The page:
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Felony Disenfranchisement

Felony disenfranchisement is an issue that has been the subject of several discussions within the legal system of the United States. Felony disenfranchisement has been used as a way of prohibiting ex-felon convicts from participating in any voting process both at the federal and state levels (Alexander, 2010). It is important to note that the principle of felony disenfranchisement conflicts with that of universal suffrage. The conflict has raised an important debate on whether the convicts’ right to vote, as provided for in the principle of universal suffrage, should be restored automatically at the expiry of their sentences (Kemp, 2002). This paper takes a stand that ex-felon convicts should not be guaranteed the right to vote. Sacrificing one’s political rights after committing a felony can be backdated to the early traditions of Rome and Greek. The conviction of disenfranchisement was meted out on individuals, convicted of serious crimes; it was considered as the civil death of a convict. The Great Britain also used the punishment of ex-felony disenfranchisement in the periods between 17th and 18th centuries.

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Ex-felon convicts should not be guaranteed the right to vote

Preventing ex-convict from voting should be considered as a further punishment for offenses committed. This strategy is a way of showing individuals the disadvantages brought about by engaging in criminal activities that lead to arrest and incarceration. The significance of this is that it reinforces the prison sentences that the ex-felon convicts might have already served. When the public interacts with this group of ex-felon convicts, whose rights to vote have been denied, they are likely not to engage in committing crimes. Most importantly, even though felony disenfranchisement contradicts the principles of universal suffrage, it is recognized under the fourteenth amendment of the constitution of the United States (Baldino, et al., 2010).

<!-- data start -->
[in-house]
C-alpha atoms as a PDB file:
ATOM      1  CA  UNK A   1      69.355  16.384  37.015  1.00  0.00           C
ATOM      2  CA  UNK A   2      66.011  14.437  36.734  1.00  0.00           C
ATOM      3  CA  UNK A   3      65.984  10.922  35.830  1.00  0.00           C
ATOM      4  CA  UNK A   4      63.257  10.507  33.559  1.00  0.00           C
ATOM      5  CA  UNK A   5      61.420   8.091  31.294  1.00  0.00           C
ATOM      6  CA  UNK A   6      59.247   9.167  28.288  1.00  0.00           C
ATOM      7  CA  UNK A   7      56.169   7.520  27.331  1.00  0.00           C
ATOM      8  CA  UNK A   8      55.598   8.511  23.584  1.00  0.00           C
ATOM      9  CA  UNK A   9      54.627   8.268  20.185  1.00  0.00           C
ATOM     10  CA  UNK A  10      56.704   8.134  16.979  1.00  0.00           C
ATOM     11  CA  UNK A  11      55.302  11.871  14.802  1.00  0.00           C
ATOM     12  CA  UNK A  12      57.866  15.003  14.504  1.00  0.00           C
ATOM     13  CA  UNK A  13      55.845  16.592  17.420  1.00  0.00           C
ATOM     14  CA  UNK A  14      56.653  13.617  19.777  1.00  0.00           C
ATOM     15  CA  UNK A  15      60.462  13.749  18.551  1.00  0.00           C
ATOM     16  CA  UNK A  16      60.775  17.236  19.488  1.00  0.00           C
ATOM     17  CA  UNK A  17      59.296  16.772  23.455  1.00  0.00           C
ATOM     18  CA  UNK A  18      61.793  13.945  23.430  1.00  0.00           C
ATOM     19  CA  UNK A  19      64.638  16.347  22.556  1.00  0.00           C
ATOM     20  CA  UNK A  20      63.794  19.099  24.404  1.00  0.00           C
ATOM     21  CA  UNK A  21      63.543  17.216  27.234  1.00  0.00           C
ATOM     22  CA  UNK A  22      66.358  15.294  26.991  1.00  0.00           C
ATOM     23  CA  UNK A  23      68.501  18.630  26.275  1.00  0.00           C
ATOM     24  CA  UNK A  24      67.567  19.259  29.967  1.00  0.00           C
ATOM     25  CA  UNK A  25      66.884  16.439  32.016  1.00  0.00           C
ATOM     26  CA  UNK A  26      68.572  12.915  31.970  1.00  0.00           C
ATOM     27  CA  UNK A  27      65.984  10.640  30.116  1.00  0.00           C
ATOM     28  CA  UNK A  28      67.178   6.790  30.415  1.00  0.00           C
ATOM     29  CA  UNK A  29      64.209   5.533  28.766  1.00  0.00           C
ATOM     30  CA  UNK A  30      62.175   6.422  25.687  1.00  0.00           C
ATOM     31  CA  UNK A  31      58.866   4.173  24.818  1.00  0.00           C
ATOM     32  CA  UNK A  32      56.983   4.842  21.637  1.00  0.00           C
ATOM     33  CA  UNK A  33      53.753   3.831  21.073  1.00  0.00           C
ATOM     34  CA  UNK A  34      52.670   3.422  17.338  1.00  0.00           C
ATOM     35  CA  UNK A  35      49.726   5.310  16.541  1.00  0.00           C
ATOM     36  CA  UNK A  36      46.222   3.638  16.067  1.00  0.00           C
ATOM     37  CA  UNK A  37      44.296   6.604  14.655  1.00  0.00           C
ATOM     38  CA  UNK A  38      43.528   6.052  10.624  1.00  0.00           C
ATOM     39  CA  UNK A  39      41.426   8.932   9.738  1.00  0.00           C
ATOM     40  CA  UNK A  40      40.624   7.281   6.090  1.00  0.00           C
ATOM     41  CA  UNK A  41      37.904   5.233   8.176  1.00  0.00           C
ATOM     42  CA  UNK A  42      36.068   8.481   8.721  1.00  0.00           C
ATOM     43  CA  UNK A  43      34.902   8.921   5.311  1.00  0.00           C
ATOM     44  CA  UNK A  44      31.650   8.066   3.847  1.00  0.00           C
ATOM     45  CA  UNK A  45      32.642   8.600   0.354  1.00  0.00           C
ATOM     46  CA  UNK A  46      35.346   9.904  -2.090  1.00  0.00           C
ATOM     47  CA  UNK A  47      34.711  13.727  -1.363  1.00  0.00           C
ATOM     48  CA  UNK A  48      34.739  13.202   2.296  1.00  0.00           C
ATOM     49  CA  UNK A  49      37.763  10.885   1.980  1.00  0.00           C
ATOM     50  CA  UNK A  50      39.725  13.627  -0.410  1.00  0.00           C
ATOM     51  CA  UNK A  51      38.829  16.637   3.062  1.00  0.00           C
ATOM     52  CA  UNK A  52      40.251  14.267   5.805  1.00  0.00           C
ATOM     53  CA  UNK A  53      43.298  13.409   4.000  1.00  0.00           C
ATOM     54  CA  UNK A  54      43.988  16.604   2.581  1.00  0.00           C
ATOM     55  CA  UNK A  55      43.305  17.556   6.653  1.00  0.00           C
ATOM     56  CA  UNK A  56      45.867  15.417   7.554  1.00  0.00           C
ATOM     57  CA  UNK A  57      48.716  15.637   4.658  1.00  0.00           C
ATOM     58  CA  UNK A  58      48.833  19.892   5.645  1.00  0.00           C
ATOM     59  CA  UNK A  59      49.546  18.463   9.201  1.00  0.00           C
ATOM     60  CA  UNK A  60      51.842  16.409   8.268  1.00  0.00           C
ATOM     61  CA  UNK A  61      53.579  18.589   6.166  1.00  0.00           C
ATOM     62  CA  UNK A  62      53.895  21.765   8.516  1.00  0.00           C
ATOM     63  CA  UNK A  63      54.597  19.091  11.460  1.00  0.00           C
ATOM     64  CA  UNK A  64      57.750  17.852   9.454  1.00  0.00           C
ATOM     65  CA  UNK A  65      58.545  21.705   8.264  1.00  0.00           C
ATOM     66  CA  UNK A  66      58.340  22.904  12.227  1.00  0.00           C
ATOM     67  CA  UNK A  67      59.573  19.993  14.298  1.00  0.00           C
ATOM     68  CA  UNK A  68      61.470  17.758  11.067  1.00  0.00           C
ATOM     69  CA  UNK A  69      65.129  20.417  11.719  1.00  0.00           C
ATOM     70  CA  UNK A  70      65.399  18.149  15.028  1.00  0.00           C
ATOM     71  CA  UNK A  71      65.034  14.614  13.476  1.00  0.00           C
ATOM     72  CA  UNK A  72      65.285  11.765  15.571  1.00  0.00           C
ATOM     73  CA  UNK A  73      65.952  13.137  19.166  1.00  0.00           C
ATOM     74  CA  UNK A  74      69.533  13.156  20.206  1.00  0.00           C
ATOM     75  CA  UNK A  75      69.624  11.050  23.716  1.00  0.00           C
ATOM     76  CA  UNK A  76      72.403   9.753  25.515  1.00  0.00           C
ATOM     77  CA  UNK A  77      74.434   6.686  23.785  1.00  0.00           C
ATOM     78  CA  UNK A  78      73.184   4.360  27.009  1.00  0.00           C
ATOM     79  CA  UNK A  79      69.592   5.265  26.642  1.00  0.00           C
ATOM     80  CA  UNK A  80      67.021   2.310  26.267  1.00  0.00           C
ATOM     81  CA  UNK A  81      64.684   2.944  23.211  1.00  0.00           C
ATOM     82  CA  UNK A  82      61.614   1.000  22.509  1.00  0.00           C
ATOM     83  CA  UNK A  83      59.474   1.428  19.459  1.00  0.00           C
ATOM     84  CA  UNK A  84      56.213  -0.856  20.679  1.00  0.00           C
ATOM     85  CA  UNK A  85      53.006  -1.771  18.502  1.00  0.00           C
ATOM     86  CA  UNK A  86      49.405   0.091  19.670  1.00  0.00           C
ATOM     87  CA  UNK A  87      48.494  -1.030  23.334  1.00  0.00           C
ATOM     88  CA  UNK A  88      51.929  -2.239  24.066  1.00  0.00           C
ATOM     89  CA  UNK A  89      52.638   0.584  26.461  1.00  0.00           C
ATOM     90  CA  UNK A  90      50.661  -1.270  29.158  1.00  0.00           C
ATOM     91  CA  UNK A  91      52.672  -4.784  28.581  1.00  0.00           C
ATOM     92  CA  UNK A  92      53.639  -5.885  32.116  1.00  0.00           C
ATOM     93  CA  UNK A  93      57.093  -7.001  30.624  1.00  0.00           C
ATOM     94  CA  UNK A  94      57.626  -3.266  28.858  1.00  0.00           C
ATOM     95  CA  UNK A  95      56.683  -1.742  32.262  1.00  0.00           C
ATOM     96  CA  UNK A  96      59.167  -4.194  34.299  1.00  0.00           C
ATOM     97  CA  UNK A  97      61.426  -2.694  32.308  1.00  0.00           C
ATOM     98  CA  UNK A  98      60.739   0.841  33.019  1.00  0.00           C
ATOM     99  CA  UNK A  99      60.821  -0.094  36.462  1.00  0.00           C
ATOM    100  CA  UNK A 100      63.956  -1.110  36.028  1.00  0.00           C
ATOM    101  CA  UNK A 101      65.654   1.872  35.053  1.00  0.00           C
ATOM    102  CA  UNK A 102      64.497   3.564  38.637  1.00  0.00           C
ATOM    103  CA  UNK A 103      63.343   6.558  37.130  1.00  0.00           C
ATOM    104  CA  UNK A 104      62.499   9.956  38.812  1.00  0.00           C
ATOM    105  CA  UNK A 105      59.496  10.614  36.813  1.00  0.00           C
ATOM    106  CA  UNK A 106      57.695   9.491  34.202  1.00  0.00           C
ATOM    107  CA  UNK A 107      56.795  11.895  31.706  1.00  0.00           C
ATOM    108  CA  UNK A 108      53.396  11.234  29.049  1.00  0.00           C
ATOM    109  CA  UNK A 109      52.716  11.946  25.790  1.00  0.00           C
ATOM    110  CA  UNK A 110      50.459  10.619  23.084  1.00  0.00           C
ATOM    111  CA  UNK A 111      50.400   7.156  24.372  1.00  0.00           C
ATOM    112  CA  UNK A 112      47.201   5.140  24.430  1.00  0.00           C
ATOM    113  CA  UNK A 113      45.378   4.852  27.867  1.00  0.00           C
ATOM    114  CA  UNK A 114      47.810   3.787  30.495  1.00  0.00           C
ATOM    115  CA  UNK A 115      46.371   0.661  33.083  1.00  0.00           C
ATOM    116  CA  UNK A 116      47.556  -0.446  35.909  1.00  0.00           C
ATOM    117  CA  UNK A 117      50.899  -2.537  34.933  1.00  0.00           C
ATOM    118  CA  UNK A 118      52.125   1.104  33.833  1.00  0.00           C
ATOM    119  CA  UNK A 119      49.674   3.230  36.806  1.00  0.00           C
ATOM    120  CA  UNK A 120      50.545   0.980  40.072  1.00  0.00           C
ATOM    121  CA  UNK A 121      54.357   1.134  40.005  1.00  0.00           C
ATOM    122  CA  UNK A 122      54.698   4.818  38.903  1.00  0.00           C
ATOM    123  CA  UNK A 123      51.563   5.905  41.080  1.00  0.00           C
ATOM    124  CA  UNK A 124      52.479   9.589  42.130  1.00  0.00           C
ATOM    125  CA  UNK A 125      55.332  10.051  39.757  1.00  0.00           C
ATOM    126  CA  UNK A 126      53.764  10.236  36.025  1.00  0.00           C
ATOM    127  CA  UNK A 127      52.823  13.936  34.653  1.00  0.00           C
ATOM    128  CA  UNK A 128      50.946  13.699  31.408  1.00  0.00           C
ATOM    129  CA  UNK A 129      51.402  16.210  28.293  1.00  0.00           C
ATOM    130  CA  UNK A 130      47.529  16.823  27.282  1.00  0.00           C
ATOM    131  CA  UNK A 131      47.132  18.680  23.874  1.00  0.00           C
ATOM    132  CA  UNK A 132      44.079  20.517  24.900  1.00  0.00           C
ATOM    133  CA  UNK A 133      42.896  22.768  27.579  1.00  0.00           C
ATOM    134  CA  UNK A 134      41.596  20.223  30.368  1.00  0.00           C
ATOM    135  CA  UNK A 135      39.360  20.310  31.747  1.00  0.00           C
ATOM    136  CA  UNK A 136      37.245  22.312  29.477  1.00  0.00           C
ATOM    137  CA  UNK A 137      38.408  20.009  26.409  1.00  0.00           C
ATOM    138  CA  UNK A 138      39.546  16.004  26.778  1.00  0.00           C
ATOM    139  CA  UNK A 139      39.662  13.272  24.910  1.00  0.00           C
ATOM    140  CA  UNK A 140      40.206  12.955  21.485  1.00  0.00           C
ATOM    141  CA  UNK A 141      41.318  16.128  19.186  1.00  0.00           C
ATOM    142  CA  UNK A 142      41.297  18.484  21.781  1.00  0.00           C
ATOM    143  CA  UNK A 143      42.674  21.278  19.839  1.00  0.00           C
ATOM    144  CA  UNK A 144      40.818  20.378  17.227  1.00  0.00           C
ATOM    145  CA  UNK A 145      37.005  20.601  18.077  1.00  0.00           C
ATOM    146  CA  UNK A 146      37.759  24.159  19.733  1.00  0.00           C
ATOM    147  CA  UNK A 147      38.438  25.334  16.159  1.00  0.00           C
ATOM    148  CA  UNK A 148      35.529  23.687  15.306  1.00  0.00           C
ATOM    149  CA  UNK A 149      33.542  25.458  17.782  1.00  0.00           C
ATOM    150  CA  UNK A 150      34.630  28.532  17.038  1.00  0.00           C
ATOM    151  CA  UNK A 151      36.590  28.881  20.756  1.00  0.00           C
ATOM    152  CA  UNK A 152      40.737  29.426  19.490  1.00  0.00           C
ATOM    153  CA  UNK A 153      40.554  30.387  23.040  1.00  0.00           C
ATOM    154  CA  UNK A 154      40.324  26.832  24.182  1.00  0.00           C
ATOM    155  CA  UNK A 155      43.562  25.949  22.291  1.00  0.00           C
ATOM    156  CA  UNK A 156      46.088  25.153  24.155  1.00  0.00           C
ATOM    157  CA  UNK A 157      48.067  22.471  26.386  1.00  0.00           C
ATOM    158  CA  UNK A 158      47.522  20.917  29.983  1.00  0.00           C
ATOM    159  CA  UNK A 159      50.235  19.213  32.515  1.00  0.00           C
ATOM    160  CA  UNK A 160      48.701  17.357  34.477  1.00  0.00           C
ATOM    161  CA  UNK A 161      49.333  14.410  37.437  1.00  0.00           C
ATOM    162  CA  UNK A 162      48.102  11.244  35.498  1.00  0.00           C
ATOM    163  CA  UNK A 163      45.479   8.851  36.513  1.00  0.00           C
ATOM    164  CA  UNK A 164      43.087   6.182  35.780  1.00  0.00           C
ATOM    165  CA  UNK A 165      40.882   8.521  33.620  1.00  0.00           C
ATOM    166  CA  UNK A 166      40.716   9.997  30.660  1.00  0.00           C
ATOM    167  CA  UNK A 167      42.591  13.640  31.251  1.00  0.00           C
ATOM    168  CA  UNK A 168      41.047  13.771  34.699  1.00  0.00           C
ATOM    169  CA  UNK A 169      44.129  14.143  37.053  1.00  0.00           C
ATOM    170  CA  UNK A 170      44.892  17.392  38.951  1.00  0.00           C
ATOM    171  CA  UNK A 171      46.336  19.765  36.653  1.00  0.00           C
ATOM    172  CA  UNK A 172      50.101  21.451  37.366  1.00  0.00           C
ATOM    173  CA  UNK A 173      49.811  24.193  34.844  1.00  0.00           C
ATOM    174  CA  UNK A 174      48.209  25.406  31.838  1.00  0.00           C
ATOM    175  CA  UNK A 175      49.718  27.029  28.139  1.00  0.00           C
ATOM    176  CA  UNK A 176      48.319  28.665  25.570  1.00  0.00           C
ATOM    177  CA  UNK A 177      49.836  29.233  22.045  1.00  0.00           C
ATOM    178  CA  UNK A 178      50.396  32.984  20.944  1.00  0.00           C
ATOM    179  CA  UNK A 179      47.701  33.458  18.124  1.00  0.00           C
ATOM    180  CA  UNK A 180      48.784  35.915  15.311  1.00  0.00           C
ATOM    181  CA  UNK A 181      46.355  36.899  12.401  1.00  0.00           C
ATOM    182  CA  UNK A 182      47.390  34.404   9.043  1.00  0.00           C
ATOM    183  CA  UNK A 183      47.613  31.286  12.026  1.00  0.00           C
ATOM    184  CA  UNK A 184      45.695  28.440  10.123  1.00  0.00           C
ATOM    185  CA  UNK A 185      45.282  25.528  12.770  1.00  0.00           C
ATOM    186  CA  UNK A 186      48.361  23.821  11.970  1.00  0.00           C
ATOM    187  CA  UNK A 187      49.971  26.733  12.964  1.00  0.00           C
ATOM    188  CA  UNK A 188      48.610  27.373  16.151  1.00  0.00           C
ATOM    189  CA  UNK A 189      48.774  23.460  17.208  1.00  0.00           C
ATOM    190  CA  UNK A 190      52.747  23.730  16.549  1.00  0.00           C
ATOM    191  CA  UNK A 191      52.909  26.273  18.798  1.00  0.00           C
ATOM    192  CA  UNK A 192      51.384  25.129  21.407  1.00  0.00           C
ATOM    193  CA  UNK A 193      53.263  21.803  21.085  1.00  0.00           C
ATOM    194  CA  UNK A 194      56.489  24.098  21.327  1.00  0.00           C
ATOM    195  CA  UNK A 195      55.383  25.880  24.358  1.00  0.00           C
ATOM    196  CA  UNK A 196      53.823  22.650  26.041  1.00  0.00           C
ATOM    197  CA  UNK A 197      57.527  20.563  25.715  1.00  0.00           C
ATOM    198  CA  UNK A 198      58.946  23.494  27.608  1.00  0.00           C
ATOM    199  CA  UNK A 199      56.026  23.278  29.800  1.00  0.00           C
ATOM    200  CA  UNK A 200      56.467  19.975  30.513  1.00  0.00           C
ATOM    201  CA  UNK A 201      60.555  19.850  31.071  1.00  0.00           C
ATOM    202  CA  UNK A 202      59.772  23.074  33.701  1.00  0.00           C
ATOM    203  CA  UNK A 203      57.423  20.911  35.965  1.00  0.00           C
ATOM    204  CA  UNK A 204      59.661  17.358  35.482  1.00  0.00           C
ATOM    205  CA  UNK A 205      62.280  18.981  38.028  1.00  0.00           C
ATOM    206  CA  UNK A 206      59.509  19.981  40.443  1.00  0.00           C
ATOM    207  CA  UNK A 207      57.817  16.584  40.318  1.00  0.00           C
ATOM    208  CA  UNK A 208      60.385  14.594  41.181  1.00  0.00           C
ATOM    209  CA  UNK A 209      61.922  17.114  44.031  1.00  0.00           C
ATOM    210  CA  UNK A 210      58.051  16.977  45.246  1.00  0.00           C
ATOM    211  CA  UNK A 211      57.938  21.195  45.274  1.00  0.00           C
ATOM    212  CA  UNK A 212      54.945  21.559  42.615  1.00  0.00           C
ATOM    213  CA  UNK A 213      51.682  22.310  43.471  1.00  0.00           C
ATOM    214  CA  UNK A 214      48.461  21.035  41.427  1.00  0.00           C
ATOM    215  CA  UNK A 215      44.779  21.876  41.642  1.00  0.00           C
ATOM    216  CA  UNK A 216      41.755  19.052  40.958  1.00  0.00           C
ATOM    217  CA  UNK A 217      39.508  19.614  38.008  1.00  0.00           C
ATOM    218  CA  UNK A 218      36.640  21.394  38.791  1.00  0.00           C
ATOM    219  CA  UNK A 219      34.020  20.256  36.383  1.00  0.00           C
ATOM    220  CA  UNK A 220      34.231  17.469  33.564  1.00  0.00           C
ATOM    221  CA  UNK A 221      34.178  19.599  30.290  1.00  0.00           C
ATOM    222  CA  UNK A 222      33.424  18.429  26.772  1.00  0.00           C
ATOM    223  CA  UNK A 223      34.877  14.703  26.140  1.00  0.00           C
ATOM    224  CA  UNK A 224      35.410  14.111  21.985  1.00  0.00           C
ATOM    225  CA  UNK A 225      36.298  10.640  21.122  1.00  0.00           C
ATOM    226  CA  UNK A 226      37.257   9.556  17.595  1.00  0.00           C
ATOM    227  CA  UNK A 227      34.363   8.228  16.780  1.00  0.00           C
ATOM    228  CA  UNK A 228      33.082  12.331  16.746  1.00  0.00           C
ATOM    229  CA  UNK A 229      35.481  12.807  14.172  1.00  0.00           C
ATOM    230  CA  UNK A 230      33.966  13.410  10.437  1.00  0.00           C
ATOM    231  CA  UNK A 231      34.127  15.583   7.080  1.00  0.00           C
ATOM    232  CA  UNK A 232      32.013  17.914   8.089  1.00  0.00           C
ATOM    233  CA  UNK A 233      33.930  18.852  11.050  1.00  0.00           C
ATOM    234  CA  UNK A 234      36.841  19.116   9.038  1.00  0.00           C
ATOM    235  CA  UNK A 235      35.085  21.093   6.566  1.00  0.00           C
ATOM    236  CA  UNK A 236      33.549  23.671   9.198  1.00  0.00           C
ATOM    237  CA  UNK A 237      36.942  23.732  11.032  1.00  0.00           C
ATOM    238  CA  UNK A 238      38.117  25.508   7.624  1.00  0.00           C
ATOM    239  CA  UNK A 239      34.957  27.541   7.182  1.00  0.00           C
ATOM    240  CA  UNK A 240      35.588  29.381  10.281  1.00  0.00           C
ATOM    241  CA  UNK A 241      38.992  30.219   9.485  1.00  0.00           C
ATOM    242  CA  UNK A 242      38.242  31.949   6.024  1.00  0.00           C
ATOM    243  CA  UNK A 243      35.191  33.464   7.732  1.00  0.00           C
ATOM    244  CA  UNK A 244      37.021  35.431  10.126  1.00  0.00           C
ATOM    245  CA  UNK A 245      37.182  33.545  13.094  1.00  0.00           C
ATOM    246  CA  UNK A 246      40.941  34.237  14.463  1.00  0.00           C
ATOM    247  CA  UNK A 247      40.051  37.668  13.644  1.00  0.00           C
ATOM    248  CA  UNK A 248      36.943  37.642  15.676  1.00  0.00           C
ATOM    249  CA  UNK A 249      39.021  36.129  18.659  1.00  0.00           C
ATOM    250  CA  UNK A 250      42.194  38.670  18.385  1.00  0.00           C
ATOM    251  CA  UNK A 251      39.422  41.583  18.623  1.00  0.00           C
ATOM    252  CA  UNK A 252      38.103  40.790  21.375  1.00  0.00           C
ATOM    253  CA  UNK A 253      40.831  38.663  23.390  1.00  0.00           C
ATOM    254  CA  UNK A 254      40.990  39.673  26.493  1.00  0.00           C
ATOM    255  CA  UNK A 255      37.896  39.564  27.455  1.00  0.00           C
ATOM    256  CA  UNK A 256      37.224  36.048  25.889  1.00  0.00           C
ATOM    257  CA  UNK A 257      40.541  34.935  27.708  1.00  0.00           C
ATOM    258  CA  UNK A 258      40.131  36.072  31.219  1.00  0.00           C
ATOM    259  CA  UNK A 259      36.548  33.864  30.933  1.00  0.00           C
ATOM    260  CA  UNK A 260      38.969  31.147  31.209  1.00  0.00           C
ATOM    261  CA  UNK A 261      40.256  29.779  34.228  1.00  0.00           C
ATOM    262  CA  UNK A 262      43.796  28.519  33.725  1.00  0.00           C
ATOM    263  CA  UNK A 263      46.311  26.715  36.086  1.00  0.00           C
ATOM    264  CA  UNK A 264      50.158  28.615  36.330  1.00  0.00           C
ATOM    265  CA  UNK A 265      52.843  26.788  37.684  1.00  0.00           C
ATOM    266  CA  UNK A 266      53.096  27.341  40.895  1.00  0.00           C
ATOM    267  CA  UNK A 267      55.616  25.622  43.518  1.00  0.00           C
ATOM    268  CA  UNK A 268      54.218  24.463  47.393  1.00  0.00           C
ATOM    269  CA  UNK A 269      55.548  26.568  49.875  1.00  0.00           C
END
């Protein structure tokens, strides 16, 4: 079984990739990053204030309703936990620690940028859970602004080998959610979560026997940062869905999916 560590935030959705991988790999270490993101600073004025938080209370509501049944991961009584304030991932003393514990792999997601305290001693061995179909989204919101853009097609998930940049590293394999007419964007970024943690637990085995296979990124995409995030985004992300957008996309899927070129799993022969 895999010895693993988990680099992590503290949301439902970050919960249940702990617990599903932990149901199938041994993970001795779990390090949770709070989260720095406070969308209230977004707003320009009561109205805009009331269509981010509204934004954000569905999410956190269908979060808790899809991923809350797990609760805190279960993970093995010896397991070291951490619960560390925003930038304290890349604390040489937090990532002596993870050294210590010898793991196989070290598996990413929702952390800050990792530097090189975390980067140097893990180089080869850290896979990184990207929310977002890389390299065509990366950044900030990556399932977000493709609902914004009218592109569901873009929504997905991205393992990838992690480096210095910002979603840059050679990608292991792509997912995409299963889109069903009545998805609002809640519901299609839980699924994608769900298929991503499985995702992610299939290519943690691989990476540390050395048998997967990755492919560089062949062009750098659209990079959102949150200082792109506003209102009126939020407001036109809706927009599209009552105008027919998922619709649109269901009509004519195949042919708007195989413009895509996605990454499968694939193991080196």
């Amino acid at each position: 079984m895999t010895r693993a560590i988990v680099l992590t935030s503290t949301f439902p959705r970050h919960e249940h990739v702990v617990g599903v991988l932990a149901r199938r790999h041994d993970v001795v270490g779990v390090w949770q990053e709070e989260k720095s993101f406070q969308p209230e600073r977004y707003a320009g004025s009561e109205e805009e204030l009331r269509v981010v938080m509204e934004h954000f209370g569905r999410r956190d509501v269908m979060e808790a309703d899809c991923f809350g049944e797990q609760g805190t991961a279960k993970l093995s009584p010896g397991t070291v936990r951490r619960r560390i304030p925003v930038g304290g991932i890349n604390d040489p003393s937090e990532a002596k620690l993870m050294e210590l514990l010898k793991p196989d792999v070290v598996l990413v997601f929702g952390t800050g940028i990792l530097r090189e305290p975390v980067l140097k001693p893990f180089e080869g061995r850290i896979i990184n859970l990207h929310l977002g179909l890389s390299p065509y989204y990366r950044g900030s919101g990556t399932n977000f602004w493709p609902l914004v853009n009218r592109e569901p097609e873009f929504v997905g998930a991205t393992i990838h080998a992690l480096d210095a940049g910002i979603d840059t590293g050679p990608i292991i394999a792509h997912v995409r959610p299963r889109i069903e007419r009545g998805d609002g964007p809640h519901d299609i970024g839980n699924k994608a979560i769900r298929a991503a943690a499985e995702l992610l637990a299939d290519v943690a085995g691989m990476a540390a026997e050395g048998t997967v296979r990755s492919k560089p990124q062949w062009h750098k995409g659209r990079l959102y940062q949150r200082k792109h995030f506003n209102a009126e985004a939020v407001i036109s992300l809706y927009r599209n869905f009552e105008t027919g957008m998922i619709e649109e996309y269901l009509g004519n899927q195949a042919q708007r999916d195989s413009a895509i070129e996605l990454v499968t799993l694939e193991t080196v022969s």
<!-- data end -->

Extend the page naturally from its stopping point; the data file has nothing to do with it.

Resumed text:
Felony disenfranchisement varies from one state to the other. In some states, felons are allowed to participate in any voting process, especially political voting, while other states have laws permanently barring ex-felon convicts from participating in voting processes (Bond & Smith, 2011).

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One who commits crimes engages in criminal activities or seems to abet crime in his or her own homeland is naturally guilty of betraying his or her own country. This implies that he or she cannot be trusted for the benefits of all other loyal and patriotic citizens. In light of this, it is right to exclude such offenders from all civic processes, both at federal and state levels. In this case, felony disenfranchisement is the most appropriate approach to deal with the ex-felon convicts. This idea is supported by Jean Jacques Rousseau, a contract theorist (Fennell, 2006).

One who commits the felony in his homeland is not fit to be considered part of the citizenship of the United States; this is because such a person has willingly disregarded his or her civic duty to uphold the virtues and the provisions of the laws of the country. Therefore, such an individual should not be allowed to participate in a process, where good citizens are involved. In fact, punishment for crimes committed should include total loss of citizenship and voting rights, particularly, when crimes committed disgrace the country or breach honor, bestowed on the country.

Voting should be a democratic and transparent process of electing people of integrity into office. As such, the election process should involve only moral citizens and not those whose character have no morality (Insua, 2010). For this reason, the ex-felon convicts should not be allowed to participate at the ballot box. Felons can be considered as those who have failed in making the right judgement and cannot be trusted in a voting process, which requires proper judgments of the participating citizens.